How To Promote Your Employee Benefits

How To Promote Your Employee Benefits

According to the Employee Benefits Trends Study 2017 by MetLife UK, 55% of UK workers say they highly value the benefits they receive at work – a 25%

According to the Employee Benefits Trends Study 2017 by MetLife UK, 55% of UK workers say they highly value the benefits they receive at work – a 25% increase from the same survey in 2015.

Encouragingly, 52% of business owners now understand the personal financial pressures on their employees – and this is prompting them into action.

Not just for current subordinates, business owners are also utilising benefits packages in the recruitment process with 73% promoting their additional bonuses while hiring – compared to just 61% in 2015.

It is wise for business owners to consider what financial perks they can offer their employees, as just 39% of workers currently believe they are paid fairly for their job, but on top of this, now is the time to really promote employee benefits.

Here’s how.

  • Provide easy access. This information should be easy for the employees to access using the aforementioned outlets—at their convenience—at the office or home. The company’s intranet and/or website should be captivating and easy to navigate.  It also helps to have a one-stop benefits portal through your online enrollment system.  This landing page can provide FAQ’s, employee benefit summaries, and sort out a lot of uncertainty.

Example: TMobile

TMobile’s USA Benefits Hub is a bright space that makes understanding and being aware of benefits easy. Quick links and punchy graphics, combined with a range of YouTube videos and advice makes the benefits seem even more exciting and valuable.

  • Individualize the plans. Employees are looking for customized plans, so it is vital to make them aware of the company’s varied offerings. A one-size-fits-all approach will not work here, since each employee is at a different phase of his or her life, and therefore has different needs. Take a proactive stance in providing plans employees can customize.

Example: Santander

Santander offers a comprehensive list of benefits that they allow employees to choose from. Some are funded by Santander, while others are available at a discounted company rate or with an exclusive rate negotiated directly with the suppliers.

As well as health and wellbeing benefits, including medical cover and assessments,  pension and share schemes they also give focus to helping with day-to-day expenses, such as childcare costs, groceries and shopping.

  • Ensure complete understanding. Not every employee is going to absorb and retain benefit information the same way. An employer must not lack of awareness and education keep the employee from purchasing benefits. Use a combination of print, email, social media, website, and face-to-face meetings to ensure that employees clearly comprehend what options are available to them, what each plan covers, and how he or she can select the plan that is most beneficial. Use simple, straightforward language in all communication methods.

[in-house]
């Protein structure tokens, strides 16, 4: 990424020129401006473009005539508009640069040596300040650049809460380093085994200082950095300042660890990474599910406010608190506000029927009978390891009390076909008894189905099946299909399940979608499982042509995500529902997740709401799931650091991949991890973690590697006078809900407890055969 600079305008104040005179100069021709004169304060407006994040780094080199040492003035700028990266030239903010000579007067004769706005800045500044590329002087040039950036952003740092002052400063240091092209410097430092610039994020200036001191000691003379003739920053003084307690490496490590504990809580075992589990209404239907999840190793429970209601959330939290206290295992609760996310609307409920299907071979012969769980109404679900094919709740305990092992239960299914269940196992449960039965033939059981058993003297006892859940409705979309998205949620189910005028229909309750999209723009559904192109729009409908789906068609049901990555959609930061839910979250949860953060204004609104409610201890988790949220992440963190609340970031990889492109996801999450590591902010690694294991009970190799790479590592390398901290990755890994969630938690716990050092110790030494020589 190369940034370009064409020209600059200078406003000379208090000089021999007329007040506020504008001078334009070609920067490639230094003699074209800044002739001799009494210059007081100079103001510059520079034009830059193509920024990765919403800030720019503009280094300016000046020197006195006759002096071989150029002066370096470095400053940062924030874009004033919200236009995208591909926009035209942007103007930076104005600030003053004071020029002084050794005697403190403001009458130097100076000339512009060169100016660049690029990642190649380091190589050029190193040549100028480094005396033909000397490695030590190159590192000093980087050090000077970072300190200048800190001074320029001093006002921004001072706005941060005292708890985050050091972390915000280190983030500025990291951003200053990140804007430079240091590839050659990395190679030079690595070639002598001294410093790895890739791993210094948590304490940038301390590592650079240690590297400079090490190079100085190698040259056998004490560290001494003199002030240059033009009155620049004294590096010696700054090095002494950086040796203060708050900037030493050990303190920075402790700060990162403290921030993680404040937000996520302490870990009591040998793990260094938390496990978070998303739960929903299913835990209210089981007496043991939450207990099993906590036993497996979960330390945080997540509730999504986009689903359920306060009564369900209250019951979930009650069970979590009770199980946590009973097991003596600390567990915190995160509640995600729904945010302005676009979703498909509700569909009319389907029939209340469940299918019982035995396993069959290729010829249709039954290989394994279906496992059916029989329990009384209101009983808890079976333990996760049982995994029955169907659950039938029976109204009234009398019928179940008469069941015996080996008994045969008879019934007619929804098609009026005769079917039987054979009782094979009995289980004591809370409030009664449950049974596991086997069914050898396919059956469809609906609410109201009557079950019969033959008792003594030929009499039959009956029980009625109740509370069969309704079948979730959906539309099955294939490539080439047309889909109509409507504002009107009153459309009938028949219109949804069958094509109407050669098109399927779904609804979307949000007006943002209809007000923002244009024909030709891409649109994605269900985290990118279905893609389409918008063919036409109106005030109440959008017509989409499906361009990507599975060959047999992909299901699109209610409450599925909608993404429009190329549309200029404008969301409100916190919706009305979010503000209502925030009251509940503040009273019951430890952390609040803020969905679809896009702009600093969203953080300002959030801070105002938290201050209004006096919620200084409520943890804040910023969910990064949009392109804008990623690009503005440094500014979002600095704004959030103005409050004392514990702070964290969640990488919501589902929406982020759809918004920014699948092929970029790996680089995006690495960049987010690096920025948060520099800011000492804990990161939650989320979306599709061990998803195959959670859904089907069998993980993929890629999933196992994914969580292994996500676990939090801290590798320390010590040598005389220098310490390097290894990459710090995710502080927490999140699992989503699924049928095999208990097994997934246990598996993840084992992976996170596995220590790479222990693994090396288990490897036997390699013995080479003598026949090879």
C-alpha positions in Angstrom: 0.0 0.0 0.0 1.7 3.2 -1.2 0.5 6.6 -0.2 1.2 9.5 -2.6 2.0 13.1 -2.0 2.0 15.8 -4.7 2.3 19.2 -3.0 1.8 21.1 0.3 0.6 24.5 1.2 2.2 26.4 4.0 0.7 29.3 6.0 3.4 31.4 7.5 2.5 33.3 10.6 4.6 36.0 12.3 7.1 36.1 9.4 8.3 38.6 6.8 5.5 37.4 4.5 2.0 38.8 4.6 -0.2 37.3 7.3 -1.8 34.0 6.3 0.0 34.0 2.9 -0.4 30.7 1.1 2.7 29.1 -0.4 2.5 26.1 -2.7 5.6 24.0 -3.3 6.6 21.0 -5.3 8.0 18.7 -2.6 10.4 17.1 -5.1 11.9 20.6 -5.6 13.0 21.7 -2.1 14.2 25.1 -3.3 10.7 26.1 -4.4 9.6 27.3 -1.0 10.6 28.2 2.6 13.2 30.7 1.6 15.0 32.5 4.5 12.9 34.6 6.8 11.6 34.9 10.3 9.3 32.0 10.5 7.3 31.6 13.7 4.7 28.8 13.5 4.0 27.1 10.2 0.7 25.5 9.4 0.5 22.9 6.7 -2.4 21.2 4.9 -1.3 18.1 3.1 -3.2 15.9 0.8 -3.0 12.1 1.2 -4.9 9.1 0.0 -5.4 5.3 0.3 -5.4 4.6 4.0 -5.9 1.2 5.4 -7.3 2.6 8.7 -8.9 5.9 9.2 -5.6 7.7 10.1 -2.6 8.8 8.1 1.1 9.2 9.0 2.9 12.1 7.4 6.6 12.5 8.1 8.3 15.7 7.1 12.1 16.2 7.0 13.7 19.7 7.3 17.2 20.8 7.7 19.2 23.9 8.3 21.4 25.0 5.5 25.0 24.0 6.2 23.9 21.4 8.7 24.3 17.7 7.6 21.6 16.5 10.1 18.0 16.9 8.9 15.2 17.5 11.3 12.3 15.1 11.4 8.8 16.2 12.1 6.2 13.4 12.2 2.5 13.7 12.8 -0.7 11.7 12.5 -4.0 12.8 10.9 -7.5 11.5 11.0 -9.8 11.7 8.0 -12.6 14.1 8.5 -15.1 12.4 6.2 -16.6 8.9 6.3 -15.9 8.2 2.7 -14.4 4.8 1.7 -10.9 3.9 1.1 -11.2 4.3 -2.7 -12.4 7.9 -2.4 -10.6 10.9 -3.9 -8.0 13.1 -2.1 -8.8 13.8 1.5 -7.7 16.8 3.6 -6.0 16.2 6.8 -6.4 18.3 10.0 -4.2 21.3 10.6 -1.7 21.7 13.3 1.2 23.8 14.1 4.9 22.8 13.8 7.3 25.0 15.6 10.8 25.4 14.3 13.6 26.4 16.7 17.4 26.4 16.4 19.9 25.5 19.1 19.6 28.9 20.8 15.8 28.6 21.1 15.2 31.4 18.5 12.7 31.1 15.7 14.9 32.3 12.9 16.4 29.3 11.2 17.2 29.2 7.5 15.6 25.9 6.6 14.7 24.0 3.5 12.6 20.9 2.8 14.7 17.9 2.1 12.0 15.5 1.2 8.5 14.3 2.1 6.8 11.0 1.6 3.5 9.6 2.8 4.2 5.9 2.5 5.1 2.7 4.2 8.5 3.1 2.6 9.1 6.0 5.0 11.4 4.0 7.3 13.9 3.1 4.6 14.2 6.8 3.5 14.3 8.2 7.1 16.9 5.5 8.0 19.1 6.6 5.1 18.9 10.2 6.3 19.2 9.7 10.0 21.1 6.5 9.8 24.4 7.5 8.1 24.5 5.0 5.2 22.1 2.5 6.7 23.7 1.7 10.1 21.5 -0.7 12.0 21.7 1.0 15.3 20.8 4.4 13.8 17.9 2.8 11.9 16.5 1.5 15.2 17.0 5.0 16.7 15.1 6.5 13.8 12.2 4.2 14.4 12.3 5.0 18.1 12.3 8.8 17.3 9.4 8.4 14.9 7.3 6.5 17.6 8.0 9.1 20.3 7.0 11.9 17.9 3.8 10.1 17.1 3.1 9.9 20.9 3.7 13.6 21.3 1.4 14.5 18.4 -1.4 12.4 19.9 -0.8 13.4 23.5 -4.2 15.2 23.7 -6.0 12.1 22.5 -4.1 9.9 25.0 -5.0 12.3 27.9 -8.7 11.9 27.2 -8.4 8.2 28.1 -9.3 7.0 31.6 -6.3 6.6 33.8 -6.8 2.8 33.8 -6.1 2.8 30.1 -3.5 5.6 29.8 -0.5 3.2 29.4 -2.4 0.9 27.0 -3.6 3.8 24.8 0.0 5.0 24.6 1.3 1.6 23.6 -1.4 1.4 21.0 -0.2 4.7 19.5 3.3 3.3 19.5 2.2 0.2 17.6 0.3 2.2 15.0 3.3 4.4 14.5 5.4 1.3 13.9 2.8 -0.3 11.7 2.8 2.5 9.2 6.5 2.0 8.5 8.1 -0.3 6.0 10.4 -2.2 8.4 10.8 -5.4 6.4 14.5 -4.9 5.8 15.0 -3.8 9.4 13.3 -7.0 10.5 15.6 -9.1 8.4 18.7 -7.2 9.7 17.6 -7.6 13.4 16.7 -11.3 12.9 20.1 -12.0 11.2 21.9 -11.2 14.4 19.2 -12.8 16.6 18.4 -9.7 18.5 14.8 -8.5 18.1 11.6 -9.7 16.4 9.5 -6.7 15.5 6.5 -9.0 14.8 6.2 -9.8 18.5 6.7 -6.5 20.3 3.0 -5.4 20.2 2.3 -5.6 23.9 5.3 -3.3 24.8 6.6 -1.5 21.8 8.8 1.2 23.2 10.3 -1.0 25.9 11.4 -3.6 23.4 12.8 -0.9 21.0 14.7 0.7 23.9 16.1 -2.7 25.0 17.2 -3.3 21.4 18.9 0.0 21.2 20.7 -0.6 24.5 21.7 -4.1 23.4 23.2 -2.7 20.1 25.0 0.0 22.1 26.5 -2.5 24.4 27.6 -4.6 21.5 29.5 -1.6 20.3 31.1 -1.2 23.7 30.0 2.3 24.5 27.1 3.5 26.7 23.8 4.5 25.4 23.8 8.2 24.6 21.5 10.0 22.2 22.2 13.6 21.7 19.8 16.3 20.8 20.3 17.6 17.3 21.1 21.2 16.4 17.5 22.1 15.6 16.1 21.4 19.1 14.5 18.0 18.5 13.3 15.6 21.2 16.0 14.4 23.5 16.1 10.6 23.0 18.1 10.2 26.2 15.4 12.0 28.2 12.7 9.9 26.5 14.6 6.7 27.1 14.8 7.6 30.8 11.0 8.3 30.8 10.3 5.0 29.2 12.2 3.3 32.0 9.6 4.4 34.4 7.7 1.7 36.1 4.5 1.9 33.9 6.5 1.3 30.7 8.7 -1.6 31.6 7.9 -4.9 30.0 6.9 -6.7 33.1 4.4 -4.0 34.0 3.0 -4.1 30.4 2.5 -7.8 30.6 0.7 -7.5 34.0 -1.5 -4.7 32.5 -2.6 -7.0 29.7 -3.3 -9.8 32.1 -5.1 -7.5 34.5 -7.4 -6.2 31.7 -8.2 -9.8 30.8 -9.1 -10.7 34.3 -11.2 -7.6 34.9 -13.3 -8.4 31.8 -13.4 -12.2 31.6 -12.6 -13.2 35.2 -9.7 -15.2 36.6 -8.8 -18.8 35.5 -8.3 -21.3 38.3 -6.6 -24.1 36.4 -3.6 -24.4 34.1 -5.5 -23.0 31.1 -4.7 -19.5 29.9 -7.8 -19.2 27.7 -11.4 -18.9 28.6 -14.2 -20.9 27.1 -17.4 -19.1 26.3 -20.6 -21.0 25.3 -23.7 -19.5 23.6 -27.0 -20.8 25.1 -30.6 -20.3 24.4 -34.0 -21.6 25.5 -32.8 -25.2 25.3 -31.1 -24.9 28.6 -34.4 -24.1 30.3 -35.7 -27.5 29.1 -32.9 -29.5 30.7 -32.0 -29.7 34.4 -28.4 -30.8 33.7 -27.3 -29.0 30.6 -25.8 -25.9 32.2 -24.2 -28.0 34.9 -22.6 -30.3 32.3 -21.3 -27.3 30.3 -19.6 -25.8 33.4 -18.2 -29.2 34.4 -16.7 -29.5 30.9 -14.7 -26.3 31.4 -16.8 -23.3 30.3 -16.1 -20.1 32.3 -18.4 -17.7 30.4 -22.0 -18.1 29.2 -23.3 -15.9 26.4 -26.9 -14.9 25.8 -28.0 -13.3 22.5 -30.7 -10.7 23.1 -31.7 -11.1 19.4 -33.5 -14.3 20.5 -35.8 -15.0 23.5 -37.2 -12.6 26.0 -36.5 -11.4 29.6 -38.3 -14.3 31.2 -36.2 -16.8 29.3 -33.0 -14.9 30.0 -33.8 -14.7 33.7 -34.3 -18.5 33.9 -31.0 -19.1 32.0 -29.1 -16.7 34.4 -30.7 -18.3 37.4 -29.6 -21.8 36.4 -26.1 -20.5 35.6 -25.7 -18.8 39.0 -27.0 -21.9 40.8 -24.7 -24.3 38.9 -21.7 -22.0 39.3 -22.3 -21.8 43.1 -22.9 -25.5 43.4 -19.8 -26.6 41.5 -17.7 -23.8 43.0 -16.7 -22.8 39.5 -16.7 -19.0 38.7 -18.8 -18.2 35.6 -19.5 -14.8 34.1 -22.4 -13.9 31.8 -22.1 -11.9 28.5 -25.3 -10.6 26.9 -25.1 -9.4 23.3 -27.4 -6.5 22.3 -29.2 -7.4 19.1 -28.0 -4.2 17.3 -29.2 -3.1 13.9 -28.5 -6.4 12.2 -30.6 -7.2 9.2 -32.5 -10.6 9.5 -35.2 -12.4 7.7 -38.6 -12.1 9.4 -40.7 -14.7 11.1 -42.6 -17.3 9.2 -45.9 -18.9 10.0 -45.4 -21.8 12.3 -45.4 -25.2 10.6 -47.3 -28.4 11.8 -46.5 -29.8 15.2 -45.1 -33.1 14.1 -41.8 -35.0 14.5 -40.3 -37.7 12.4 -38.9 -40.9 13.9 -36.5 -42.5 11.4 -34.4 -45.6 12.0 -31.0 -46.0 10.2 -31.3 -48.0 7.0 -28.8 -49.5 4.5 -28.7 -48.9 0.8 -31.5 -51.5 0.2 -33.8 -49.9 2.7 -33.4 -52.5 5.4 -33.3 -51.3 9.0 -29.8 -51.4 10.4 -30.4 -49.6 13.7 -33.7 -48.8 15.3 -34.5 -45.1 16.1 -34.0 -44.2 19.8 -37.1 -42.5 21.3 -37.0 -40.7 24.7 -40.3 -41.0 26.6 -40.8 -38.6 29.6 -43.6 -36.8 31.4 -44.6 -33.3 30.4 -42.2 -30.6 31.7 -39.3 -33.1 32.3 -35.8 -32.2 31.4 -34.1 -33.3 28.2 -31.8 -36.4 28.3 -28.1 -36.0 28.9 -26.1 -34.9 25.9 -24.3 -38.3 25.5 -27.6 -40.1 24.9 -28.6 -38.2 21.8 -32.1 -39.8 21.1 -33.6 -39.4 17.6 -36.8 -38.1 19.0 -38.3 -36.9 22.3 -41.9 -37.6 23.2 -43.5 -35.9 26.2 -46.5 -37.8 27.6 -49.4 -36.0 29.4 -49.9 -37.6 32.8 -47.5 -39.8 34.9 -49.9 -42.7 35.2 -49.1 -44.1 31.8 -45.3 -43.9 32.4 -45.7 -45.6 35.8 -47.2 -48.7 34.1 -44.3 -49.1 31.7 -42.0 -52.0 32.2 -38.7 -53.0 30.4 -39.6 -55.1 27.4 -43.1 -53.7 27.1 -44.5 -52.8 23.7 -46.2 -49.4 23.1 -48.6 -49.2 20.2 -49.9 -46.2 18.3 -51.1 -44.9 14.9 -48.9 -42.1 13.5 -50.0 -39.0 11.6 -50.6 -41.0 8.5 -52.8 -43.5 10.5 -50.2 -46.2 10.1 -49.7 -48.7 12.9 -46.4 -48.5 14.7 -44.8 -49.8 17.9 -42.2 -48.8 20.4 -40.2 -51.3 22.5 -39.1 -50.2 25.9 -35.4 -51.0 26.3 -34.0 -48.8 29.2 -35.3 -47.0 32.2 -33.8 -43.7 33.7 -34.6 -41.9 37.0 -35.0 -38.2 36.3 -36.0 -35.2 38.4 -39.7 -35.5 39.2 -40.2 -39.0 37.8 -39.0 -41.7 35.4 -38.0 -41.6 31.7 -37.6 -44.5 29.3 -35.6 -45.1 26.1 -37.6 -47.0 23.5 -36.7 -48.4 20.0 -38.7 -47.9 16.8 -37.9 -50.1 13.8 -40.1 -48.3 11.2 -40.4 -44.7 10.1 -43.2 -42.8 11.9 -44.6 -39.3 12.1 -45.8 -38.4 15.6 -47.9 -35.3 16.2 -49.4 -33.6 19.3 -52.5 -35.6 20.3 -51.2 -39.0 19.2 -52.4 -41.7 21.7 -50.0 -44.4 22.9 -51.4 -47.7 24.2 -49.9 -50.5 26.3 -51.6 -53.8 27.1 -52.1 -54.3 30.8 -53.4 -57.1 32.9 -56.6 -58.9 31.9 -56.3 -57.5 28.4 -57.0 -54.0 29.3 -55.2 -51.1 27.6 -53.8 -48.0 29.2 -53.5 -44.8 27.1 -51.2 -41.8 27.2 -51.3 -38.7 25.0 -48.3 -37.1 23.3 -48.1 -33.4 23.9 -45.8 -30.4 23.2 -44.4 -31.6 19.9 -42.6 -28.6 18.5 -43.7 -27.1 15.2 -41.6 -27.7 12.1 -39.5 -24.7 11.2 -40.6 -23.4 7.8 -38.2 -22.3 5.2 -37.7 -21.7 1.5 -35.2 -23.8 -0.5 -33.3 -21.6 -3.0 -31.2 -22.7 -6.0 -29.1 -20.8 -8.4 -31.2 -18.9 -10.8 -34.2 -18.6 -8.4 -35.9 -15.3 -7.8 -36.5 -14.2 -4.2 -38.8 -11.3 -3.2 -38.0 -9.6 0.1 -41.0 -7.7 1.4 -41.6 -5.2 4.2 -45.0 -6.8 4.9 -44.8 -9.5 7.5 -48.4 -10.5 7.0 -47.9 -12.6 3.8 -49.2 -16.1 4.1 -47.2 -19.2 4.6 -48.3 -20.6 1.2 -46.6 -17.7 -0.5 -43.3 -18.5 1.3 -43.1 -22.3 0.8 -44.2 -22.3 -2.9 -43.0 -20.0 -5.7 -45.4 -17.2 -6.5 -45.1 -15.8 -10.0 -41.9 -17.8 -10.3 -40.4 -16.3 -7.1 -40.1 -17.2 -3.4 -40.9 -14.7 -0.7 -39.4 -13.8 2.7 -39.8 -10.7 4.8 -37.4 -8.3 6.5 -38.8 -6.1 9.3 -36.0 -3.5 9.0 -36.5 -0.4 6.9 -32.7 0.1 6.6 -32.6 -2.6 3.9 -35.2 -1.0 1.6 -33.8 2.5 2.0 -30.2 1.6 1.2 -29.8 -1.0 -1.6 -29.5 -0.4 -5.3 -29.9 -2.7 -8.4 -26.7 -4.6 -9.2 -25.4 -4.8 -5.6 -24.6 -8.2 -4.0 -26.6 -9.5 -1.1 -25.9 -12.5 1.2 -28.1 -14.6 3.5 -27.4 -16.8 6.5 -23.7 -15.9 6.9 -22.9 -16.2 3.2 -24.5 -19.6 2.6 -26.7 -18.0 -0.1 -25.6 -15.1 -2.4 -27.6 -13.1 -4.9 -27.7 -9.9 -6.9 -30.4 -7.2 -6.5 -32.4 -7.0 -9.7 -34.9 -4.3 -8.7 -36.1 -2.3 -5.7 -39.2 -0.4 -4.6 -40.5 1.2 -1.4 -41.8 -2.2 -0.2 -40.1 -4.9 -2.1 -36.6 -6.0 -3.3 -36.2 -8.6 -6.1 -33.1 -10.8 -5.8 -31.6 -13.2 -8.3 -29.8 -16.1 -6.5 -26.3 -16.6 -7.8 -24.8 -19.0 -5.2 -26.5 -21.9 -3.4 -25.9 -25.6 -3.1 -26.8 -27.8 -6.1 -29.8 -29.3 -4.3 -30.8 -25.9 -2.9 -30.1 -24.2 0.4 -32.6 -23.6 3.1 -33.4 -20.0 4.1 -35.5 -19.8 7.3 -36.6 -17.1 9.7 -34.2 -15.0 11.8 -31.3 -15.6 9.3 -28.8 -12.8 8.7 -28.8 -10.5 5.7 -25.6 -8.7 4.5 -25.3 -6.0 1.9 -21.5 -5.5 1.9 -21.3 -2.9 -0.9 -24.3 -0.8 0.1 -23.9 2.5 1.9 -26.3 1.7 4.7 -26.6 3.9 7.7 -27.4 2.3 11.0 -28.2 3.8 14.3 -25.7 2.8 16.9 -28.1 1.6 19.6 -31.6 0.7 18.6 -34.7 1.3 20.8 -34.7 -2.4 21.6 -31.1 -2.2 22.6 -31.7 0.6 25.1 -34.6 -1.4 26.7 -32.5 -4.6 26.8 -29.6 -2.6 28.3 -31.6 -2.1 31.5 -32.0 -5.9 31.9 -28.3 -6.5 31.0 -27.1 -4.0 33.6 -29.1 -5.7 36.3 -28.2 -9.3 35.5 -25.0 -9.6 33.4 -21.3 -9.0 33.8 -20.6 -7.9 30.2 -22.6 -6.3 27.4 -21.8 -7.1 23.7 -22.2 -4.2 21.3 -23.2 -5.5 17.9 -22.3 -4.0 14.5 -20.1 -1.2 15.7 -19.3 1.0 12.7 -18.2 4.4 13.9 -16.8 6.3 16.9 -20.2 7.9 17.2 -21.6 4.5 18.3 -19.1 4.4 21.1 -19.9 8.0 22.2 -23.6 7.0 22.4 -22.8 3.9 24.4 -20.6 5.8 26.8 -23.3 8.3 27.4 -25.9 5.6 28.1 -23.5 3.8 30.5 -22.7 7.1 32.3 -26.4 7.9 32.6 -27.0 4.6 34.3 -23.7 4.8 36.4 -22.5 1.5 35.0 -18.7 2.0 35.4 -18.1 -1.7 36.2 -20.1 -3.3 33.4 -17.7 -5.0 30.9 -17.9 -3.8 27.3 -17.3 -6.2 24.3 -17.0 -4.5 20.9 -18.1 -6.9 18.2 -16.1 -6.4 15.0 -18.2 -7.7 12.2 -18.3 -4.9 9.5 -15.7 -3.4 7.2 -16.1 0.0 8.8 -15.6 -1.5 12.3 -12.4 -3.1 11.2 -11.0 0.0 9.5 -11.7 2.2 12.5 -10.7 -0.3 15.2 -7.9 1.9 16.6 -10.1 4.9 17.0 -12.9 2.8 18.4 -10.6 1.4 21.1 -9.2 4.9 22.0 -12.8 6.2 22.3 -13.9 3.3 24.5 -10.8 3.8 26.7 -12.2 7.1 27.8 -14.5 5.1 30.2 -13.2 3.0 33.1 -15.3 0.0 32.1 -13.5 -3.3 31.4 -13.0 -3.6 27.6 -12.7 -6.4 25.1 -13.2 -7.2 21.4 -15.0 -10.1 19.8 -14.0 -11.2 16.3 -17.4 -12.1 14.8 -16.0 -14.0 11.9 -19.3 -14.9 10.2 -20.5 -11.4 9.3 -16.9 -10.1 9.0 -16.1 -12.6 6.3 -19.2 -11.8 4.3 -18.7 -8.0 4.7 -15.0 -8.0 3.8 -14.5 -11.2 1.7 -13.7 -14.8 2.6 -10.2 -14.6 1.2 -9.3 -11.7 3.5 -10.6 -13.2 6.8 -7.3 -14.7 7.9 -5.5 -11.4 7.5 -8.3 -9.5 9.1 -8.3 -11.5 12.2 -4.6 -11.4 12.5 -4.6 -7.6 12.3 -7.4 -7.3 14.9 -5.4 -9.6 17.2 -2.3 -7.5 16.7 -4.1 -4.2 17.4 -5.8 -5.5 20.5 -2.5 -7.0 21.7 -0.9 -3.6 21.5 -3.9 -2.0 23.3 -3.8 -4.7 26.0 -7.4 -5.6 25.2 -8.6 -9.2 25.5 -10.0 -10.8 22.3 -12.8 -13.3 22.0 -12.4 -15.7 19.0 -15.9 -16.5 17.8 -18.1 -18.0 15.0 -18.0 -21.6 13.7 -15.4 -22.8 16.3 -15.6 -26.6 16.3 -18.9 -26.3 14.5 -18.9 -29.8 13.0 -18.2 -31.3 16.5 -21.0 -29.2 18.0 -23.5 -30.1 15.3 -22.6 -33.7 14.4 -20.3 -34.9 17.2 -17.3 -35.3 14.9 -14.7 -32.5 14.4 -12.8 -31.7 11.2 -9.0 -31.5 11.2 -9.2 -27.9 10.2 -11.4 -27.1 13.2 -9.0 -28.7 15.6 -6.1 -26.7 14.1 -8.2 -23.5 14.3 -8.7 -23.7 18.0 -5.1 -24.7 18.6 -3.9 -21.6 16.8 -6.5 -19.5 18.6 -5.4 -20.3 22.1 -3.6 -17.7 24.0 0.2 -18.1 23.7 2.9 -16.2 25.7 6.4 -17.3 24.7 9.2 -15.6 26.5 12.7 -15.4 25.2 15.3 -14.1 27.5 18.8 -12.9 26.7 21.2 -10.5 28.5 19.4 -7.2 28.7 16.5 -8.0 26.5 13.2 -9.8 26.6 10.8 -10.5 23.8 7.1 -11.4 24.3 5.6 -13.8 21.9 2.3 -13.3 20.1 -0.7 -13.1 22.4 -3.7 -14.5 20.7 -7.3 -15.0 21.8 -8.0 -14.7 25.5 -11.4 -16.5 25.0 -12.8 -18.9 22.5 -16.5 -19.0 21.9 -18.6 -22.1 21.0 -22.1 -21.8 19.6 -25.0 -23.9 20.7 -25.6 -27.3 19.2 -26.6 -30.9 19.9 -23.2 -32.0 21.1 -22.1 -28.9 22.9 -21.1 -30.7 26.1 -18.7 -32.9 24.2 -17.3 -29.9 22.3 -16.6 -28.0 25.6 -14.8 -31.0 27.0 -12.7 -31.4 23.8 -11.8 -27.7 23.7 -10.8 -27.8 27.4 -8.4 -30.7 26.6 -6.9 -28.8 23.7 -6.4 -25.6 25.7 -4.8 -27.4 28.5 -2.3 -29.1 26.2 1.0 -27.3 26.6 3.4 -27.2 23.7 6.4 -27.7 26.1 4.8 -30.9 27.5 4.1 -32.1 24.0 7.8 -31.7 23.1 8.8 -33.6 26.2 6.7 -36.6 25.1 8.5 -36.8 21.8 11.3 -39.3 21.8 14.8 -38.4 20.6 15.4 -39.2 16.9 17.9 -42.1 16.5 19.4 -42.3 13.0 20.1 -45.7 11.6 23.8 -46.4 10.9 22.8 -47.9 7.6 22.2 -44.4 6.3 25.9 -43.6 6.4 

Example: Teva

As well as a full website detailing the benefits package, all new starters at Teva are given information regarding the benefits package upon starting with the company. They also receive log in details to their “Your Choice” website where they can find more information.

  • Advertise in a public forum. 

Don’t just shout internally about your benefits – take it online so potential employees can see what you offer.

Example: Shoosmith

Shoosmiths advertise their benefits online and they sound highly appealing. Calls to action show what to expect at interview and also give more details on the company, ethos and their packages, which includes a Birthday day off with a £50 voucher to spend as well as discounted conveyancing and legal advice.

  • Lend a hand. An insurance specialist should be available to answer any questions employees may have about the benefit packages and provide support throughout the entire process, or a site should help tackle those FAQs.

Example: Georgia State University 

Georgia State University have a full page dedicated to explaining their benefits, alongside common FAQs for eligibility, the site also compiles effective dates and rules around changing benefits.

  • Use social media. Do not underestimate the power of social media in the business world. Use social media platforms to remind employees about enrollment deadlines, share tips and tricks, and inform them about upcoming benefits fairs.

Example: UHG

UHG are the absolute kings in this space and use Facebook to speak to current and prospective employees, with quotes, links, live chats and videos all keeping readers informed around benefits and development.

  • Extend ongoing support. A majority of employers believe that the open enrollment period is the only time to educate employees on benefits packages. This is simply not true. Continue to offer additional information over the remainder of the year. If an employee gets married, has a baby, or falls ill, circumstances will change. Offer education and support year-round to ensure awareness.

 

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